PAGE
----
Mark Lamster | Essays

Are You Ready for Some Football?

Yesterday afternoon I walked out of the New York Public Library to find that neighboring Bryant Park had been taken over by a video game corporation, which had fenced off the great lawn to run a heavily branded promotional event. I don't think there's anything that bothers me more than seeing public space taken over by a corporation, and on this lovely evening, with the hundred degree temperatures of last week still an unpleasant memory, it seemed to me especially abhorrent. There are only so many days each season when the weather is ideal for sitting out in the park, and this was one of them. To its credit, the Bloomberg administration pushed Fashion Week out of Bryant Park. This was initially met with huge resistance, but it turns out Lincoln Center is an ideal venue for the designers. That should be a lesson. 

I can't help but connect this incident to the present debate about the role of government in our daily lives. The pretense for such incursions of corporate interest into public space is that they provide necessary funding and otherwise bring in the public, if only temporarily. This isn't merely pretense, either; the public-private entities that run our parks do need the money in these days of continual cutbacks and shrinking budgets. Corporations, meanwhile, understand their participation to be altruistic, or at least a service, and not without reason.   

It would seem to me that the maintenance of public space is one of the principal obligations of government, and not to be outsourced to corporate interest, at the price of its branding. 

Get off my lawn.

Comments [3]

Jim Meredith

Mark, I absolutely agree (we in Boston almost got our Patriots venue called "Monster.com Stadium"!), but I'm afraid our ship has sailed. For a whole host of cultural reasons, too many people now see their taxes not as "the dues they pay for civilization," but as burdens to be shirked whenever possible. One hopeful way to view it though:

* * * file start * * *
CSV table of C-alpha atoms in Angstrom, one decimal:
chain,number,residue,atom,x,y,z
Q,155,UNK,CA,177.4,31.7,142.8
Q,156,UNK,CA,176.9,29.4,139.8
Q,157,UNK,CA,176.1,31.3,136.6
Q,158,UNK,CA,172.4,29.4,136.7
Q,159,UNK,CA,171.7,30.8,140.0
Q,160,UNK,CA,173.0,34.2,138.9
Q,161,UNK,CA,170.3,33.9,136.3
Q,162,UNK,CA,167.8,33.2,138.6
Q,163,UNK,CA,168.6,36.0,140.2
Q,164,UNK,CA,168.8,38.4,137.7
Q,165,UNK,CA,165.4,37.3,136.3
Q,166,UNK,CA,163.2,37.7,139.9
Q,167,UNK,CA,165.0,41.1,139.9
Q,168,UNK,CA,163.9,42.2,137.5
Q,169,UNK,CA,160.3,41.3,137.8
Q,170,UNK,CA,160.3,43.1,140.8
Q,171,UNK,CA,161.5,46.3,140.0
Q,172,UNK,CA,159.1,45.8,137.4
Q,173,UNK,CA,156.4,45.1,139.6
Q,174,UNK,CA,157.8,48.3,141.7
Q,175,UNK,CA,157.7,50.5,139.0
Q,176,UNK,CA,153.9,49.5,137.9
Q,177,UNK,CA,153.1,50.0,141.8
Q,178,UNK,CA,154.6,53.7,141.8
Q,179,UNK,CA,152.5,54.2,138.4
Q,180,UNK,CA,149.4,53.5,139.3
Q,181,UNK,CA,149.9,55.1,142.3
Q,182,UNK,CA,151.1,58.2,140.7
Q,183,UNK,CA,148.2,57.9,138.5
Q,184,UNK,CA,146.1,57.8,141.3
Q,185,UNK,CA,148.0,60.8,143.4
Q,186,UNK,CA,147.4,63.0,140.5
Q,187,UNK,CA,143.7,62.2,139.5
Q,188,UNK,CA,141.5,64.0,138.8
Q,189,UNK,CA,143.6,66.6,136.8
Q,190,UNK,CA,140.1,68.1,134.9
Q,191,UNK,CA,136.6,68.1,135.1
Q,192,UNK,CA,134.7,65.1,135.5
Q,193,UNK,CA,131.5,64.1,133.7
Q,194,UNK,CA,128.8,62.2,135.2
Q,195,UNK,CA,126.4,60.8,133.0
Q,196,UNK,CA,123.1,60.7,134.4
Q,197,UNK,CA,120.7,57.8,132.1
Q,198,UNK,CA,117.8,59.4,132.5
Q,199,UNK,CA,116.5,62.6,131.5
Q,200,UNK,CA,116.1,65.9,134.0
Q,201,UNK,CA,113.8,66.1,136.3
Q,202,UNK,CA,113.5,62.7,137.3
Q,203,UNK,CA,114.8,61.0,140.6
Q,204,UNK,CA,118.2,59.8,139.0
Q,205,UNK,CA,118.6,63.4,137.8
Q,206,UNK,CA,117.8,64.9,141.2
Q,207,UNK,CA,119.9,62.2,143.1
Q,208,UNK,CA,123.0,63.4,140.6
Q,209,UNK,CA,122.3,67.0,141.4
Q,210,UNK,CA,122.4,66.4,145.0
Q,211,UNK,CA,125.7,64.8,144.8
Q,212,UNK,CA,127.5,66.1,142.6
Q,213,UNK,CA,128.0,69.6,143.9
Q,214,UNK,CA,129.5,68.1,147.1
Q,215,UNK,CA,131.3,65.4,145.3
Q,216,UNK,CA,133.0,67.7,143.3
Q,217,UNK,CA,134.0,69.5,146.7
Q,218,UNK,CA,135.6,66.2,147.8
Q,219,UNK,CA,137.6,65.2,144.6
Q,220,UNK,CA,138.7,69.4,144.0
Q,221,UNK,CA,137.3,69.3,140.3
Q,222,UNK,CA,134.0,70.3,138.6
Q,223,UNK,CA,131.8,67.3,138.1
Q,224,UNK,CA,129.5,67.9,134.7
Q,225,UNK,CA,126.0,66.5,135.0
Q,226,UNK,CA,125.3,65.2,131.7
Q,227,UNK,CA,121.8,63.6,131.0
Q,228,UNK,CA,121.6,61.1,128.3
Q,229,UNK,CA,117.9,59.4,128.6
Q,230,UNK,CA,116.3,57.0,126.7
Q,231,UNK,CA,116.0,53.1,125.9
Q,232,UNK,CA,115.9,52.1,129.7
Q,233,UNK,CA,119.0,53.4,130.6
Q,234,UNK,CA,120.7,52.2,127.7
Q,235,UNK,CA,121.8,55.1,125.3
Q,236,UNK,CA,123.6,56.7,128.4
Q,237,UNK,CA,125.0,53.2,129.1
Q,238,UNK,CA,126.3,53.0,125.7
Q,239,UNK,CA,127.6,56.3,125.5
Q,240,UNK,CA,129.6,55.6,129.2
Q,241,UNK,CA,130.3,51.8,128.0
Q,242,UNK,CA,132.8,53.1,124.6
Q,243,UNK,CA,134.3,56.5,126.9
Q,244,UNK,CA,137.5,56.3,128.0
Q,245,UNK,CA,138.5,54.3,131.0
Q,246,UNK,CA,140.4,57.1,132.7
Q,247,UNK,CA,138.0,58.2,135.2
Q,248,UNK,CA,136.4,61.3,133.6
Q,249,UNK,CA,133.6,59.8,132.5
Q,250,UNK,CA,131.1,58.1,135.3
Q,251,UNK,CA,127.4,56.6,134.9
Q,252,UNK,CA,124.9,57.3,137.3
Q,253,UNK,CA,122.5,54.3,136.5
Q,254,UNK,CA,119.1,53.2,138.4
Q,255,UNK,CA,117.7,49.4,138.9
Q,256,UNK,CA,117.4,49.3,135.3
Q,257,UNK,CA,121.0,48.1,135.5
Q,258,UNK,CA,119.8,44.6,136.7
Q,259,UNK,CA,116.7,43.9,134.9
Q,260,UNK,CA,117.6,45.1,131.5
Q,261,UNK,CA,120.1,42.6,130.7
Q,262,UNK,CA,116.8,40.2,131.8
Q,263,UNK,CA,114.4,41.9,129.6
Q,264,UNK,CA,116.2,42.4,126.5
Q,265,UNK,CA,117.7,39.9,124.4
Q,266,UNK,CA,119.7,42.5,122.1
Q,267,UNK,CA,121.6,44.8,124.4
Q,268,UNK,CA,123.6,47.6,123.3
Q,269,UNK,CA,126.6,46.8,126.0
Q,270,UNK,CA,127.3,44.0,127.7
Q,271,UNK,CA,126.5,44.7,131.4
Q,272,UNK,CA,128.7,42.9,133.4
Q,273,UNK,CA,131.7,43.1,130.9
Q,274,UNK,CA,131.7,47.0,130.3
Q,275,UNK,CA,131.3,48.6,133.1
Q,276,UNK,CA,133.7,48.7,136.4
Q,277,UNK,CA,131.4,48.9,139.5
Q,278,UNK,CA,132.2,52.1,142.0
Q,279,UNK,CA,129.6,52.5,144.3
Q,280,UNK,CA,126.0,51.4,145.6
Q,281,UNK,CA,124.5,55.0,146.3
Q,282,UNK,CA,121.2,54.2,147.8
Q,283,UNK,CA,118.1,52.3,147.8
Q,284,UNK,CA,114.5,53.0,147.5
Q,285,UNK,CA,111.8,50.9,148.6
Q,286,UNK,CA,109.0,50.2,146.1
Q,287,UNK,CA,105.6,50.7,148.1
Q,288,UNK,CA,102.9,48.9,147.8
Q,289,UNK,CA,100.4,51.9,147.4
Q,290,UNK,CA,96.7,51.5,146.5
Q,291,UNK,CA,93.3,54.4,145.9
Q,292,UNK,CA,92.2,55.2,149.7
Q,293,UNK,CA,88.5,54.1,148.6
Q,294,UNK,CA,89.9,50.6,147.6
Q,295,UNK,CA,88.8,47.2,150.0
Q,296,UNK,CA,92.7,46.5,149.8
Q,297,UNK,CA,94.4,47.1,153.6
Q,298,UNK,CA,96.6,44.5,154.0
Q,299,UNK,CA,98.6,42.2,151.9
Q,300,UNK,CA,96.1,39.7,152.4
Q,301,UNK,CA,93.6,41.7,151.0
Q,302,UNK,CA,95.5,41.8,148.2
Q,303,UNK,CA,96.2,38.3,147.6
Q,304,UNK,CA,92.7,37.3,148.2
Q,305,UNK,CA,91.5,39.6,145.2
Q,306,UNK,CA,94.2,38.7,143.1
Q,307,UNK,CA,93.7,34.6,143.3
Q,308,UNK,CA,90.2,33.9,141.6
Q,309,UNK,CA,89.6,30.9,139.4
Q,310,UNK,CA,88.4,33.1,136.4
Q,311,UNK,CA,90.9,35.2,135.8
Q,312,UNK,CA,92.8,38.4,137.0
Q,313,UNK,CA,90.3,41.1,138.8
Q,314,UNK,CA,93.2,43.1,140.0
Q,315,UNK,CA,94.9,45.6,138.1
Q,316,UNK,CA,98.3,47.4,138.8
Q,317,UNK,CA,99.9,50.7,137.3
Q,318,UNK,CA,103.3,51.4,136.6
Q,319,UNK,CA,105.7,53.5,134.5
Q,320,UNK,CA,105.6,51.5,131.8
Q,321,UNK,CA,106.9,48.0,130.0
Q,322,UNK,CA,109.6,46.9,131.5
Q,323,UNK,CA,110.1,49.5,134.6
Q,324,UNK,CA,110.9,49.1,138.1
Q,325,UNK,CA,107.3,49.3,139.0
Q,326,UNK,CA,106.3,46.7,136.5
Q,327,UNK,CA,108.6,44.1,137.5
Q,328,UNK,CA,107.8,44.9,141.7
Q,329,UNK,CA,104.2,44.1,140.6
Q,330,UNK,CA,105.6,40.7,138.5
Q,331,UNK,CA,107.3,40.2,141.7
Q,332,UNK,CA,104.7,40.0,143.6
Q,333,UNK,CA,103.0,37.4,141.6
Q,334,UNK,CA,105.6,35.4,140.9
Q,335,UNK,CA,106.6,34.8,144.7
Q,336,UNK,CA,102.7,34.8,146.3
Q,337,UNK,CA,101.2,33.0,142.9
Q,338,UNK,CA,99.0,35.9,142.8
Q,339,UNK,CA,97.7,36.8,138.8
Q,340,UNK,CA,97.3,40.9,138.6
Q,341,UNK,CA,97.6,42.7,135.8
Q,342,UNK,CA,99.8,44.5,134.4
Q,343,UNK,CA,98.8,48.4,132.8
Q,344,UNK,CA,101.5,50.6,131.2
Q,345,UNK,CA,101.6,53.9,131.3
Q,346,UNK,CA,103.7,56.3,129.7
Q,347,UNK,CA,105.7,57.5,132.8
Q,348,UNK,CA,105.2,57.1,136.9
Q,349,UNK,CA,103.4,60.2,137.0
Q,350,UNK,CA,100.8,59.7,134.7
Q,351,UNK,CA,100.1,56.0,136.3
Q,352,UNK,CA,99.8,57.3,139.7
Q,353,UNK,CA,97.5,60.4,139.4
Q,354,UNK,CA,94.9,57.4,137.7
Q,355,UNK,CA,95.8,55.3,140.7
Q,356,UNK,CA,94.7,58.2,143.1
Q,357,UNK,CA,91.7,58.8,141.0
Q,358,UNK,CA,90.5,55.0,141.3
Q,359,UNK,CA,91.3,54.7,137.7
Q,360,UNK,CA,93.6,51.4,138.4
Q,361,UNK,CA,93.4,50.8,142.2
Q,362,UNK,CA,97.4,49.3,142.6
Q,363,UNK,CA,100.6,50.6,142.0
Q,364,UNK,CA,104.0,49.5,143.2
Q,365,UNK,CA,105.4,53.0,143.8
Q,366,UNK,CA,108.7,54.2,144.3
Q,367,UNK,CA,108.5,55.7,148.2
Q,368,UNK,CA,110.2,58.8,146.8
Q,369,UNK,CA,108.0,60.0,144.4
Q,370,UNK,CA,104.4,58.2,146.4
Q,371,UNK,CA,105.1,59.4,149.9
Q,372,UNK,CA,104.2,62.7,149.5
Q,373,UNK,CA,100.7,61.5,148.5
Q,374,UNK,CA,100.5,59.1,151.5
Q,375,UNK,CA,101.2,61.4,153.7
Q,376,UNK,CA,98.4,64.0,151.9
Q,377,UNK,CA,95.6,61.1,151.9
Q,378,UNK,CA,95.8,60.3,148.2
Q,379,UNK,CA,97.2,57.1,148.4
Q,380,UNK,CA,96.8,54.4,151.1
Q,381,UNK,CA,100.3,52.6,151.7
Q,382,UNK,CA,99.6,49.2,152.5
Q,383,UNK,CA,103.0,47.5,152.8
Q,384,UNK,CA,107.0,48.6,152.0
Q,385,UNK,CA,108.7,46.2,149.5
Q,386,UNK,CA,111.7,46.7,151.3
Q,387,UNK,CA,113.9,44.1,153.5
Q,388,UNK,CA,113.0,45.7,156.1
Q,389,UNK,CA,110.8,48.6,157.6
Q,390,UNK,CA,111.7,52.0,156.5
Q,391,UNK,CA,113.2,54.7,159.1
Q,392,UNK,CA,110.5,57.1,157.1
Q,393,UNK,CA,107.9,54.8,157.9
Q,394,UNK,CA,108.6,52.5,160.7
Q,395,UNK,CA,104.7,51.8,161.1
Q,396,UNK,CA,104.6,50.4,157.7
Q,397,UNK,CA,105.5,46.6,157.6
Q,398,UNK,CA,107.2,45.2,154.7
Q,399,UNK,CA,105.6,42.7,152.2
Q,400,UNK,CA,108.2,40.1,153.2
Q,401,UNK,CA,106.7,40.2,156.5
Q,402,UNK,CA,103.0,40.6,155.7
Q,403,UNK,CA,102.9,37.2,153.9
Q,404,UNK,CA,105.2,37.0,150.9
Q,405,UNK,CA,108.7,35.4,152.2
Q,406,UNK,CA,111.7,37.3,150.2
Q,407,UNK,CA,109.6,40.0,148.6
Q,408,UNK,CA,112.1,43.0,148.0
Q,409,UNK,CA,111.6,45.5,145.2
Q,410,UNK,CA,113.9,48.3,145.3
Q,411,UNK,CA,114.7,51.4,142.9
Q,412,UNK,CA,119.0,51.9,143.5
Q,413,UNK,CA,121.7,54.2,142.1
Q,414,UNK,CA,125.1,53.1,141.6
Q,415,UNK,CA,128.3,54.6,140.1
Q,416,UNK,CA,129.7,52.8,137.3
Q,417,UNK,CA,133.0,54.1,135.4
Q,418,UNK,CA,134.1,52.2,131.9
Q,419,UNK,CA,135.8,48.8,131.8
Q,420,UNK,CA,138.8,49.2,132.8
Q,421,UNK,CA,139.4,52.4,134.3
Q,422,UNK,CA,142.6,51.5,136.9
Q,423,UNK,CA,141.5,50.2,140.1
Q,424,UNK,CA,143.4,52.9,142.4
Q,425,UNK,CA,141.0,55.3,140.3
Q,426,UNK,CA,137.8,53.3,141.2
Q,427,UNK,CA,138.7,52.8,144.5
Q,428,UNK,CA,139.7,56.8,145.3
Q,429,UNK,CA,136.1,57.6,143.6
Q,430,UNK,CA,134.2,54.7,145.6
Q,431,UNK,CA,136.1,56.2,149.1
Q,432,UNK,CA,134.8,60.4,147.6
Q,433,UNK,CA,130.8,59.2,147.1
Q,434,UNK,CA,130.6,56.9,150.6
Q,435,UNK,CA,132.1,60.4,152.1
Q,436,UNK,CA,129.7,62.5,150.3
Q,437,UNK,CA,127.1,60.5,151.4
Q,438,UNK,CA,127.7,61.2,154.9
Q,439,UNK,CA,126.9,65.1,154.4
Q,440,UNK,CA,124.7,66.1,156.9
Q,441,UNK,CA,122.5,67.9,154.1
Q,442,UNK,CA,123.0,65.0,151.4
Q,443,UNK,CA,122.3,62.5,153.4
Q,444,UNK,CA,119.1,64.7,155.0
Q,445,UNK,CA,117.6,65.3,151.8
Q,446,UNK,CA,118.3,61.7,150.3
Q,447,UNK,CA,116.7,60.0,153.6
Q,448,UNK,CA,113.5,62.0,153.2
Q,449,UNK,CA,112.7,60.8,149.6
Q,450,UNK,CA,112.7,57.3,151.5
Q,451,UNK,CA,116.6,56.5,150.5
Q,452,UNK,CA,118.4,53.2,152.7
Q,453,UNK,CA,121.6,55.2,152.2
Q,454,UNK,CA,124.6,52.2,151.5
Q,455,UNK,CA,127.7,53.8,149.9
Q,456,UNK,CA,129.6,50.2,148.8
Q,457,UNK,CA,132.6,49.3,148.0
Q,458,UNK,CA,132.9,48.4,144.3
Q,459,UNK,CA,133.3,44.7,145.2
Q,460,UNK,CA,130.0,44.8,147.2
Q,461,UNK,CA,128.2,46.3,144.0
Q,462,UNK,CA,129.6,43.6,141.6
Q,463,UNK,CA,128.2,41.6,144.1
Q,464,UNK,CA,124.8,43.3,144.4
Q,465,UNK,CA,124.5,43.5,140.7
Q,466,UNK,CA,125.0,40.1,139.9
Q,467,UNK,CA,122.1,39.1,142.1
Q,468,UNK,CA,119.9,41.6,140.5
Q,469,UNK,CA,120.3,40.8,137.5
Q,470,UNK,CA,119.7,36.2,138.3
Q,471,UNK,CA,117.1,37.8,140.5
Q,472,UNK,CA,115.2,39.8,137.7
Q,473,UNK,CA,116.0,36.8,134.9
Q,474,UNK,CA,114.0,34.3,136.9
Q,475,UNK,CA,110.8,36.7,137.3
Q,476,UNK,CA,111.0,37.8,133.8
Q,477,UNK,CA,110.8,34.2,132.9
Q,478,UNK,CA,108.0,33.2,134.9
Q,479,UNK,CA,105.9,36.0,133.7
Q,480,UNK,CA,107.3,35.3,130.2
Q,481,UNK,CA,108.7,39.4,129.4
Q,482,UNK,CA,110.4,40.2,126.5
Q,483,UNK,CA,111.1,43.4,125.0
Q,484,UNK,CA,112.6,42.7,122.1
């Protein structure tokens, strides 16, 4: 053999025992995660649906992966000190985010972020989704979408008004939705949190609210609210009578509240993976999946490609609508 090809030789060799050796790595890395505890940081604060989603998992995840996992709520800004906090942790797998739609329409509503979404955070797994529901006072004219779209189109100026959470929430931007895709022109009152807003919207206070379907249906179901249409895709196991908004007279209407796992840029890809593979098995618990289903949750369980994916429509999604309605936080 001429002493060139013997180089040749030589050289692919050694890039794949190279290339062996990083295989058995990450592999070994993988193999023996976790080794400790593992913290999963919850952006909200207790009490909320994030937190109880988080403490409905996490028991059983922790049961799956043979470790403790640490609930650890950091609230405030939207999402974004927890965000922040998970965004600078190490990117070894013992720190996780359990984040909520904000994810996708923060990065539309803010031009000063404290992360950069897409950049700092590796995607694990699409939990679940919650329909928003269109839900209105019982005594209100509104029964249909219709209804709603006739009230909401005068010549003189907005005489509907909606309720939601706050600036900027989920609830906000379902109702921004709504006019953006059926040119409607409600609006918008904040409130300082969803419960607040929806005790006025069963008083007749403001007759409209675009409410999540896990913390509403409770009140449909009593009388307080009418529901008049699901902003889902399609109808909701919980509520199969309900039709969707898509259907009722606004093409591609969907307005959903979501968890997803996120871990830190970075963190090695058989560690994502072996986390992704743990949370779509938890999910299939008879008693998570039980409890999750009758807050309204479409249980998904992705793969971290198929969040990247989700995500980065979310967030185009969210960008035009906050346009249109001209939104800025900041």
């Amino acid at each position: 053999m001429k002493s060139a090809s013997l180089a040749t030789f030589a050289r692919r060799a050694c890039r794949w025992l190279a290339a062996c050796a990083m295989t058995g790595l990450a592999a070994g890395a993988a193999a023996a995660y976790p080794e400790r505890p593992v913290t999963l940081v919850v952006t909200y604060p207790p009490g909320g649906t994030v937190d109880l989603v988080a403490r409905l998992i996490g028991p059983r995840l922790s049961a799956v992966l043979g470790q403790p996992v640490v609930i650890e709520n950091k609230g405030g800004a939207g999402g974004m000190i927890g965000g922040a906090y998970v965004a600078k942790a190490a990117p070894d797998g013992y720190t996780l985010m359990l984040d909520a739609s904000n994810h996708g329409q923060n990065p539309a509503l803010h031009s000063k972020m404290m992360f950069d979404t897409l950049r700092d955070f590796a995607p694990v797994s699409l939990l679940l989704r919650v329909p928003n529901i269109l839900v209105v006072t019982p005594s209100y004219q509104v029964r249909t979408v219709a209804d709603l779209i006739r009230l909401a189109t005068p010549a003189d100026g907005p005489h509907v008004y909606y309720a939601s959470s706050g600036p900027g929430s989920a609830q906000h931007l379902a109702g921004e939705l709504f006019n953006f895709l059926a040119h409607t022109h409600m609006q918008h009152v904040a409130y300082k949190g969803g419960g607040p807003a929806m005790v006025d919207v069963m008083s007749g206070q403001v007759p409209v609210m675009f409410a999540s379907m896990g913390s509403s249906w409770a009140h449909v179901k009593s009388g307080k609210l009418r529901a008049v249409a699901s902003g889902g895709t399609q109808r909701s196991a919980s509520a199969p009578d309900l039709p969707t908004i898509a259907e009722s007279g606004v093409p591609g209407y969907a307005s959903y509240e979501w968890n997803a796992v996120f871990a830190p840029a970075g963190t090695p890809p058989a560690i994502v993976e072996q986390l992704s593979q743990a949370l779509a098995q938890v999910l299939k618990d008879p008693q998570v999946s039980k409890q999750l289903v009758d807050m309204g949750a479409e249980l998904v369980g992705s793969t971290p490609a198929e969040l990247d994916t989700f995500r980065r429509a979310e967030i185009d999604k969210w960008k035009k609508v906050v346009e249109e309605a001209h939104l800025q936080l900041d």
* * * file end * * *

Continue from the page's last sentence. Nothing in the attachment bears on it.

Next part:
We might take Lincoln's view that we use Government to do, together, those things we couldn't do individually-- or to extend the argument, to do those things corporations can't or won't do. Bryant Park could only have been BUILT by Government, but think instead of Bryant Park as being PROPOSED by Government. Once it became beloved in the public mind, then there was a constituency-- apart from Government-- for keeping it up. Once that happened, it was perhaps right that it be lifted, at least partly, out of Government's hands.

Another analogy, my University of Virginia. It cold only have been started by Government, and for many decades it was kept afloat by Government. But it now has a large cohort of alumni to whom it is a beloved institution. The University now runs in a manner almost indistinguishable from a private university-- funded by an endowment, research money, and tuition, with a tiny contribution by the state.

Maybe that's a way to be hopeful about this situation that depresses me as much as it does you: public institutions being PROPOSED by Government, and those that win acceptance, asked to stand on their own two feet-- so Government might propose yet OTHER public institutions.
Bill Hubbard

the truth is that bryant park, central park, and many others are ALREADY run as non-profit partnerships with the city government. Perhaps it was a bit unfair of me to pick on bryant park, actually, because for the most part the organization that runs it has done an absolutely tremendous job in transforming it into a desirable space. (and this is the thanks they get for having done such a wonderful job.)
mark lamster

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